Statistics: mileage 13 miles ascent 1570′ 6 hours on the trail.
After breakfast, Alan (last night’s B&B host) drove us back to Brompton Crossroads to resume our trek. The first eight miles were relatively flat so we made good time, with the Dyke our constant companion all morning.
Sarah in hay fields…
and corn fields…
As we walked through a farmyard I found a very sweet donkey friend whom I believe would have liked to join us!
By early afternoon we entered Leighton Woods which had an abundant supply of game birds and amazing trees. (Note: Leighton Woods’ impressive “Old Grove” of California Coastal redwoods (Sequoia sempervirens) was initially planted in 1857 and is now protected by the Royal Forestry Society.)
The Path lead us to Beacon Hill which was the site of a large hill-fort initially established during the British Iron age, remaining active from 700BC to 60 AD, seventeen years into the Roman occupation of Britain.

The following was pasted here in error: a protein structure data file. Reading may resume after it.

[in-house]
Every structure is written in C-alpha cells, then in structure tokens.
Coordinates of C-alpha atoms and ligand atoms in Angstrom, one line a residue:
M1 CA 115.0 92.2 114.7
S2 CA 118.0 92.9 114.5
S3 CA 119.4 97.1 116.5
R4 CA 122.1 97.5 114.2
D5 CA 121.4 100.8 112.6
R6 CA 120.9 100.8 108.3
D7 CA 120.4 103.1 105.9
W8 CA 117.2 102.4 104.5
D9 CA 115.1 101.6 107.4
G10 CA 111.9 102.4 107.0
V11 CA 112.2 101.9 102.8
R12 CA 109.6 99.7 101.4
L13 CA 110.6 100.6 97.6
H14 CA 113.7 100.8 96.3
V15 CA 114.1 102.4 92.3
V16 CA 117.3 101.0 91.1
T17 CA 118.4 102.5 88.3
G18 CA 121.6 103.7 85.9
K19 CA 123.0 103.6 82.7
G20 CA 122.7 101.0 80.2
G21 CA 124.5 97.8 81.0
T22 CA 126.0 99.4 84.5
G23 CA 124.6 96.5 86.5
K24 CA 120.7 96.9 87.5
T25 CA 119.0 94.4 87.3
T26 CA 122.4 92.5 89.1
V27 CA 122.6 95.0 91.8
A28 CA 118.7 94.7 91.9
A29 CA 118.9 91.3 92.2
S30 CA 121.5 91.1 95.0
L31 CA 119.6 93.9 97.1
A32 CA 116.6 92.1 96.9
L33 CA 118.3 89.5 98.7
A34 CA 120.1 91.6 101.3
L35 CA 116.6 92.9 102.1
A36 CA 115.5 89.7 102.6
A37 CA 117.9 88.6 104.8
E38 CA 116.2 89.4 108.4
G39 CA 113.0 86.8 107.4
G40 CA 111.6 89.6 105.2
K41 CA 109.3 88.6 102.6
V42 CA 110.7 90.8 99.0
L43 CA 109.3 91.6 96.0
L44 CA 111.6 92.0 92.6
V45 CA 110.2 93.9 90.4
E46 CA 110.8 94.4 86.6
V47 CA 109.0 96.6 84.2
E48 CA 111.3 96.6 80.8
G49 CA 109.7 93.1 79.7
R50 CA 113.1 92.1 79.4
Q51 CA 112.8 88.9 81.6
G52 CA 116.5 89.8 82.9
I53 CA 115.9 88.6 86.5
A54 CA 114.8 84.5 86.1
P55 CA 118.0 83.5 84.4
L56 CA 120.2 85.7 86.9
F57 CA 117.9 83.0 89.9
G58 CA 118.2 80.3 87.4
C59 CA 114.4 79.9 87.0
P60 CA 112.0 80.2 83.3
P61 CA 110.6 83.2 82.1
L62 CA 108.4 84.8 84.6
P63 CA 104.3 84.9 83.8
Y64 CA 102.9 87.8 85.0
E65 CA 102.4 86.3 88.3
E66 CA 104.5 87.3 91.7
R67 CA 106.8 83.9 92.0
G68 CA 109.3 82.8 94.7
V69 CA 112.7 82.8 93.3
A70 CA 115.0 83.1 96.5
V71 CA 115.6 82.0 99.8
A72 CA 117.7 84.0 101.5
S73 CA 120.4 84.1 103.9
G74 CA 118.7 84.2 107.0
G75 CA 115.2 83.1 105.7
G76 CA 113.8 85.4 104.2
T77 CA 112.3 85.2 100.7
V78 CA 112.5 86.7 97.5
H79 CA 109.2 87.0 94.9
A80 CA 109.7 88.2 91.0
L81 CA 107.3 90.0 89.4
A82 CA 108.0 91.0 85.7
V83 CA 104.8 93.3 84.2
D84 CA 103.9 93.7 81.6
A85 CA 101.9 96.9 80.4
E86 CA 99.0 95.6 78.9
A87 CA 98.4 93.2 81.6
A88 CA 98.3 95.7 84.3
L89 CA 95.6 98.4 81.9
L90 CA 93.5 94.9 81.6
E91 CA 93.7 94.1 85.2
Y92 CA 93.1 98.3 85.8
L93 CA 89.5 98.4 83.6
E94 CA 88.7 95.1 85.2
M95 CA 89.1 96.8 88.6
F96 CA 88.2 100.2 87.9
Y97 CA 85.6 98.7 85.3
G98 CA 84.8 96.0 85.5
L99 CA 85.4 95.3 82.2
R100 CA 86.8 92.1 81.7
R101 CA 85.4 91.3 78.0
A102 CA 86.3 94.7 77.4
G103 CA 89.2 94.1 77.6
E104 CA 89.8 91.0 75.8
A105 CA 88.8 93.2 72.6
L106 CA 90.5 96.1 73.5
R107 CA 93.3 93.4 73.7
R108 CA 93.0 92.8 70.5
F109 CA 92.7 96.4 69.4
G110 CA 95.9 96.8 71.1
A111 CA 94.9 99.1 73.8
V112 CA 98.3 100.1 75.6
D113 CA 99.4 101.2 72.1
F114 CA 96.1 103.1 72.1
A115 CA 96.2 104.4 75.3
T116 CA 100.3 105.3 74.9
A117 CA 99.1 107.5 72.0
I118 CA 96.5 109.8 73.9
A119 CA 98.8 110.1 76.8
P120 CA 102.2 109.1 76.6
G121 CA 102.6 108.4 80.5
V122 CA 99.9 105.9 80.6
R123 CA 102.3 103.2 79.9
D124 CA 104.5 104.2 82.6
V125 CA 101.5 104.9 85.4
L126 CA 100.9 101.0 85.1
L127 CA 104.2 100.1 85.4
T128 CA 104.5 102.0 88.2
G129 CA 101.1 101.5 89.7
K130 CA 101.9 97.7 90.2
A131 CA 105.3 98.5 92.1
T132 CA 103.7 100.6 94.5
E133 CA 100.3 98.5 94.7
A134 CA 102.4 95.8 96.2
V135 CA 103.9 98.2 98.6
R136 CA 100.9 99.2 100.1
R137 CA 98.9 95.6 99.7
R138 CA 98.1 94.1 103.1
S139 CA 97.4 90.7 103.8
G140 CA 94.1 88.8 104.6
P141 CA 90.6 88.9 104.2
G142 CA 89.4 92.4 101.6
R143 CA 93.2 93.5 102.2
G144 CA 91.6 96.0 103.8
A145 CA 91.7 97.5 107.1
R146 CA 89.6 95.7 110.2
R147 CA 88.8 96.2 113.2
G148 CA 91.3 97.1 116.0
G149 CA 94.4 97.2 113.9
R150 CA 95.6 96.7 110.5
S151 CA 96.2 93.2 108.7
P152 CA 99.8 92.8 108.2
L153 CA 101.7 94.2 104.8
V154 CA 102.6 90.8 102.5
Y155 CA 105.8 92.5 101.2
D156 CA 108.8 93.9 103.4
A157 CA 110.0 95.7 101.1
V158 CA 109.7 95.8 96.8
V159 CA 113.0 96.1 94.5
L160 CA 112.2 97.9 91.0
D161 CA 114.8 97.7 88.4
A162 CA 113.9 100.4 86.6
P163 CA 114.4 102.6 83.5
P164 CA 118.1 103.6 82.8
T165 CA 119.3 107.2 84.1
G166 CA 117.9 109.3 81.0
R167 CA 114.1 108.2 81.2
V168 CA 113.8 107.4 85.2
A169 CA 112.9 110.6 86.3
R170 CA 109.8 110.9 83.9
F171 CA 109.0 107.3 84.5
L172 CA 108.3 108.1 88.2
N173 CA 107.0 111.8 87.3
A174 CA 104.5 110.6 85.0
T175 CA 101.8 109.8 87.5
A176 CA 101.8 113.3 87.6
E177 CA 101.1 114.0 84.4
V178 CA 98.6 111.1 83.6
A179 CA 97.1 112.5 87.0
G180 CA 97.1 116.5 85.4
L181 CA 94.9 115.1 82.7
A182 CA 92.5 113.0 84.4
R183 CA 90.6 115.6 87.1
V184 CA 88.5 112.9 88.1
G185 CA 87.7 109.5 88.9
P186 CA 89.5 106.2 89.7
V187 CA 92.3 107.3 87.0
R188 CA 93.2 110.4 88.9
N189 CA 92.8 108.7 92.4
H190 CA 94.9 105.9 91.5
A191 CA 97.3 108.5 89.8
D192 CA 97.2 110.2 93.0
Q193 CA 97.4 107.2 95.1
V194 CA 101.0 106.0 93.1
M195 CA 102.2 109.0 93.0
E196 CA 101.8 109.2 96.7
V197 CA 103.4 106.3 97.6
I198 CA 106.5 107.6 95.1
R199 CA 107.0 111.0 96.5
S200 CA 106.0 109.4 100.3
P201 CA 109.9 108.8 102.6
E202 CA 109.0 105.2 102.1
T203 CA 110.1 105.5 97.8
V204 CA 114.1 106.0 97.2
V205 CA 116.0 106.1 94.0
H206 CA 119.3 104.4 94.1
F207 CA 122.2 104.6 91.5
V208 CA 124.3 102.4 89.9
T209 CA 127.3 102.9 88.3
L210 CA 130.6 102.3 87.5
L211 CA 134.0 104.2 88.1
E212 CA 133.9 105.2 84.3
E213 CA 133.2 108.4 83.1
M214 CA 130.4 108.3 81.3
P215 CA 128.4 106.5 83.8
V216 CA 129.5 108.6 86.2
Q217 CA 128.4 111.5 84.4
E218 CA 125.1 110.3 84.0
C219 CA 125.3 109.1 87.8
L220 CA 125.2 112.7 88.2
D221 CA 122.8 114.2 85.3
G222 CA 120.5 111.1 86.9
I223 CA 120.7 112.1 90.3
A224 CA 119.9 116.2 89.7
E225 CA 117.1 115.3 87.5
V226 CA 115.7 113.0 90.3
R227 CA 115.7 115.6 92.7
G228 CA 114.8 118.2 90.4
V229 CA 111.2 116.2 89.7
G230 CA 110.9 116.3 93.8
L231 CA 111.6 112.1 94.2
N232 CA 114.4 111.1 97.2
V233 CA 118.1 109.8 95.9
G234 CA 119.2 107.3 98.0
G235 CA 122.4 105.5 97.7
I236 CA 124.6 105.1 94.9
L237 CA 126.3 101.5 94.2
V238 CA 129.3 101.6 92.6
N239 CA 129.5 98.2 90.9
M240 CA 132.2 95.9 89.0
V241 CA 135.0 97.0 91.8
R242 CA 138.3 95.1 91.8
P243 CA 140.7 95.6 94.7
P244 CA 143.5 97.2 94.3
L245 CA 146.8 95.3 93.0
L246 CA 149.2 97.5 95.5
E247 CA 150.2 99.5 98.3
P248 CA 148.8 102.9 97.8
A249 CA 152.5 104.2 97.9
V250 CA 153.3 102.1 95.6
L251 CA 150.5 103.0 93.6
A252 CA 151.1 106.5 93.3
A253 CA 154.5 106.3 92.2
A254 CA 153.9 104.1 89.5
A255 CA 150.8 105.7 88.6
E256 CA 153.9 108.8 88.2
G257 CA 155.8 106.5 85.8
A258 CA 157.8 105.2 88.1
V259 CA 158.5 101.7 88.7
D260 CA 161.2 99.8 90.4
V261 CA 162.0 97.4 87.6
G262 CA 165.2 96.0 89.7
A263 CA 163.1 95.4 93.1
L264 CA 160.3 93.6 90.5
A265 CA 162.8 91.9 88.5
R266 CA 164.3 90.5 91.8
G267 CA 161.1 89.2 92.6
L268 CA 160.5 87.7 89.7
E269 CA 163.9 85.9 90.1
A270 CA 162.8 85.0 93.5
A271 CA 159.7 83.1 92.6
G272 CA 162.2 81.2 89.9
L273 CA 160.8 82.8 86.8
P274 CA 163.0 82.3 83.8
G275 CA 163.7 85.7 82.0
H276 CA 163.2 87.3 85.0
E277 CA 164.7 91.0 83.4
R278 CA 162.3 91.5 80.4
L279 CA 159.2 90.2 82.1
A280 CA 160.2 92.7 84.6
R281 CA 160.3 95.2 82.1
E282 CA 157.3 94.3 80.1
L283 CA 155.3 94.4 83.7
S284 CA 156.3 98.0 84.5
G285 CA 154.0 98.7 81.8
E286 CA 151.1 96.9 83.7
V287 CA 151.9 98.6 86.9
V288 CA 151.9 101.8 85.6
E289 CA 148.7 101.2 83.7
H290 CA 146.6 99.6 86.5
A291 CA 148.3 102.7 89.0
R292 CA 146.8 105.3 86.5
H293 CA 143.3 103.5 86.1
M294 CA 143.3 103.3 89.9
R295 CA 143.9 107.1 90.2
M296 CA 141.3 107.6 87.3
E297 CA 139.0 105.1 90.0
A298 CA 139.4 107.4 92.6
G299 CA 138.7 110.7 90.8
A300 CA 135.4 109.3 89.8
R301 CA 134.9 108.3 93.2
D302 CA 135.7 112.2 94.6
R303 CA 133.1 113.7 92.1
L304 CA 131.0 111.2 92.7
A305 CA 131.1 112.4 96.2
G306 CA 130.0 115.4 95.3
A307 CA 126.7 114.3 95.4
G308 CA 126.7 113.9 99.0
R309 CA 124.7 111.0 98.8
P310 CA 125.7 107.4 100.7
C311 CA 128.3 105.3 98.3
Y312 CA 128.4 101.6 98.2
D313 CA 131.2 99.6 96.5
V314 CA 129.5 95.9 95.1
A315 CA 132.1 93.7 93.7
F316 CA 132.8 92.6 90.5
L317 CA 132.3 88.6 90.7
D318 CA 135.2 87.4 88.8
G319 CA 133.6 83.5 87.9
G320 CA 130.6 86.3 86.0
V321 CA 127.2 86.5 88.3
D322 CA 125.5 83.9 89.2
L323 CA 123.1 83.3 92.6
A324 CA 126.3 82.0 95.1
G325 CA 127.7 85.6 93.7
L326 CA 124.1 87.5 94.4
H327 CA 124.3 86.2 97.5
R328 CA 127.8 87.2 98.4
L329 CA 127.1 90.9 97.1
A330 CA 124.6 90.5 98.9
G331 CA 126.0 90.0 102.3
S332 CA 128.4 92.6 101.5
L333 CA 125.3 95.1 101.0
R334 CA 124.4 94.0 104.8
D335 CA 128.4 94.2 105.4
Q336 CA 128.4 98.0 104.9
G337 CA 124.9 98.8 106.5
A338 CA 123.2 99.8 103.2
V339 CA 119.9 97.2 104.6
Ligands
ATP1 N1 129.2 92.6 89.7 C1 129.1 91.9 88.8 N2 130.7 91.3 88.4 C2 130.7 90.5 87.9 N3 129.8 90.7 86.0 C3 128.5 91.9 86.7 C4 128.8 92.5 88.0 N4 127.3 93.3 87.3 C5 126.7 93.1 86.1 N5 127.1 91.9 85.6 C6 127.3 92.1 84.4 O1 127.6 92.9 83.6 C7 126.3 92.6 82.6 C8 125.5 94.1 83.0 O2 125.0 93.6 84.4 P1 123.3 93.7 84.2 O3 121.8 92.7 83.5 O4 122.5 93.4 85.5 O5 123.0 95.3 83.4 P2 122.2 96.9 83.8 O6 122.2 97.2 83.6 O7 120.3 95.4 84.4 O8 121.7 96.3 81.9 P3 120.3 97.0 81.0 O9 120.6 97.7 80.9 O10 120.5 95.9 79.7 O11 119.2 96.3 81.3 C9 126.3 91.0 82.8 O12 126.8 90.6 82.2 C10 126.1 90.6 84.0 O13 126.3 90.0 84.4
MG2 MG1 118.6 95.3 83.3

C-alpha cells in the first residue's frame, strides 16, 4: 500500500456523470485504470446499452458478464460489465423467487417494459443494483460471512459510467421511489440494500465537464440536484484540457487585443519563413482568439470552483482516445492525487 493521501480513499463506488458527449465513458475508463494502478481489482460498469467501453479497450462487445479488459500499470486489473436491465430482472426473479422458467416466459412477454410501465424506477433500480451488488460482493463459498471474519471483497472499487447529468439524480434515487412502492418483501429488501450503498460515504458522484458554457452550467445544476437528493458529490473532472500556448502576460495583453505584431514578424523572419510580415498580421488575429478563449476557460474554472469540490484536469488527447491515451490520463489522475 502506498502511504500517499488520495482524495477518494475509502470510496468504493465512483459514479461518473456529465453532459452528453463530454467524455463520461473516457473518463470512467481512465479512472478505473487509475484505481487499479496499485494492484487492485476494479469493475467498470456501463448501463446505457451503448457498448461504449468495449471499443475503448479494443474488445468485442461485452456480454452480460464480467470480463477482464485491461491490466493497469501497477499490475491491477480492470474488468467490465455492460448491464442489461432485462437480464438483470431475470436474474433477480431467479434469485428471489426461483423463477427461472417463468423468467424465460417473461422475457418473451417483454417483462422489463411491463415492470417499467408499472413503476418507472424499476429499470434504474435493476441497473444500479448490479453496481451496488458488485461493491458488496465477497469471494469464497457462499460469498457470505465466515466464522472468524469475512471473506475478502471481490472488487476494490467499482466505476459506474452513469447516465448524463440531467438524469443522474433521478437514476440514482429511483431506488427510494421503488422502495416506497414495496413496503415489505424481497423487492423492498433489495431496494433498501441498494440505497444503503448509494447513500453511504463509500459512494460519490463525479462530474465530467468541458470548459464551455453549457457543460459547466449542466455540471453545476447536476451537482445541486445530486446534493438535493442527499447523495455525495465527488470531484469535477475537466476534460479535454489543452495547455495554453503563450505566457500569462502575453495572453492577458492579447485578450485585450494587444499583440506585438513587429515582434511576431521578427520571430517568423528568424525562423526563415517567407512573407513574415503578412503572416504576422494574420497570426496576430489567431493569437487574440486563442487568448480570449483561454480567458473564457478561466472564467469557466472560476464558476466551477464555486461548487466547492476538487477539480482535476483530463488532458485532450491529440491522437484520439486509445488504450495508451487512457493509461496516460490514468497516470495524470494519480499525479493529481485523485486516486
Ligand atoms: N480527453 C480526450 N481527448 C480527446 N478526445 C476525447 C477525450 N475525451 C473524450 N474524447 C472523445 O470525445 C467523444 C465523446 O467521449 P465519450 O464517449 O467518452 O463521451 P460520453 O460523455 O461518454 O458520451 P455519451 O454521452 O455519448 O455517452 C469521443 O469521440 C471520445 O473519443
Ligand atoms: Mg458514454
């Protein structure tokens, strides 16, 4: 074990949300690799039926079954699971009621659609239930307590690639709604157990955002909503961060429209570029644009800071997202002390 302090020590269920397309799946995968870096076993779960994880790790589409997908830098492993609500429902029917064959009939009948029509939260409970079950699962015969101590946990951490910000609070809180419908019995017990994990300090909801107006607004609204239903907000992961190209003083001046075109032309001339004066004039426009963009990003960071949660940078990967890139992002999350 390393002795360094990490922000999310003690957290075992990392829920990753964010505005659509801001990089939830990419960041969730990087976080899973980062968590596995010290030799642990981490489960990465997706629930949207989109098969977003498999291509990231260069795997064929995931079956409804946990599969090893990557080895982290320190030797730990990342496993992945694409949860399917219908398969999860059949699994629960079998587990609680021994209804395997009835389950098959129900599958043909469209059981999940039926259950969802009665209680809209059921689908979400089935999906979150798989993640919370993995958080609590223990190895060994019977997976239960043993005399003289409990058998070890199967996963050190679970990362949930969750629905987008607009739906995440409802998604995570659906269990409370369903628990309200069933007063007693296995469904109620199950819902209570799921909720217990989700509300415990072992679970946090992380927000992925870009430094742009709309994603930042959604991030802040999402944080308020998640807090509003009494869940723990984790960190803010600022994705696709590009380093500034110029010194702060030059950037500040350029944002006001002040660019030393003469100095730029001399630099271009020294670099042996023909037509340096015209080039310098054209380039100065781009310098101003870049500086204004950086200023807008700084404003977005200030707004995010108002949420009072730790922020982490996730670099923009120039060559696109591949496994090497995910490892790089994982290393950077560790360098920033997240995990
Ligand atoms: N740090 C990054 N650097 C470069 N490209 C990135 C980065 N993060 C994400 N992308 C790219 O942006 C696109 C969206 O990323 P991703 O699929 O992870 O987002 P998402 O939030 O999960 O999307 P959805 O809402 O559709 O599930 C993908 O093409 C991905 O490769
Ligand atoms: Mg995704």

The Romans also took advantage of this spot, as the hill provided a 360 degree view of the area, including the River Severn in Welshpool. (Note: The River Severn, which begins in the Welsh mountains closer to the Welsh west coast and flows several hundred miles, first east into England then south to its large estuary into the Atlantic between Wales and southern England, would have been a primary entry point for Welsh invaders into Roman England.) The remainder of the day’s walk was a descent to Buttington Bridge on the River Severn, where our B&B host picked us up.
This evening’s B&B, a 19th century farmhouse named Tynllwyn Farm, was another treat. David and Jane Emberton were our gracious hosts; they had a lovely home with beautifully appointed rooms loaded with antiques and charm. Their garden was awesome also!
The view from their garden looked across the River Severn valley to Beacon Hill, around which we had hiked earlier this afternoon.
Jane prepared a sumptuous evening meal for all of her guests. Unexpectedly, our Florence Hotel (Day 2 B&B) acquaintance, Harry, showed up for dinner, also!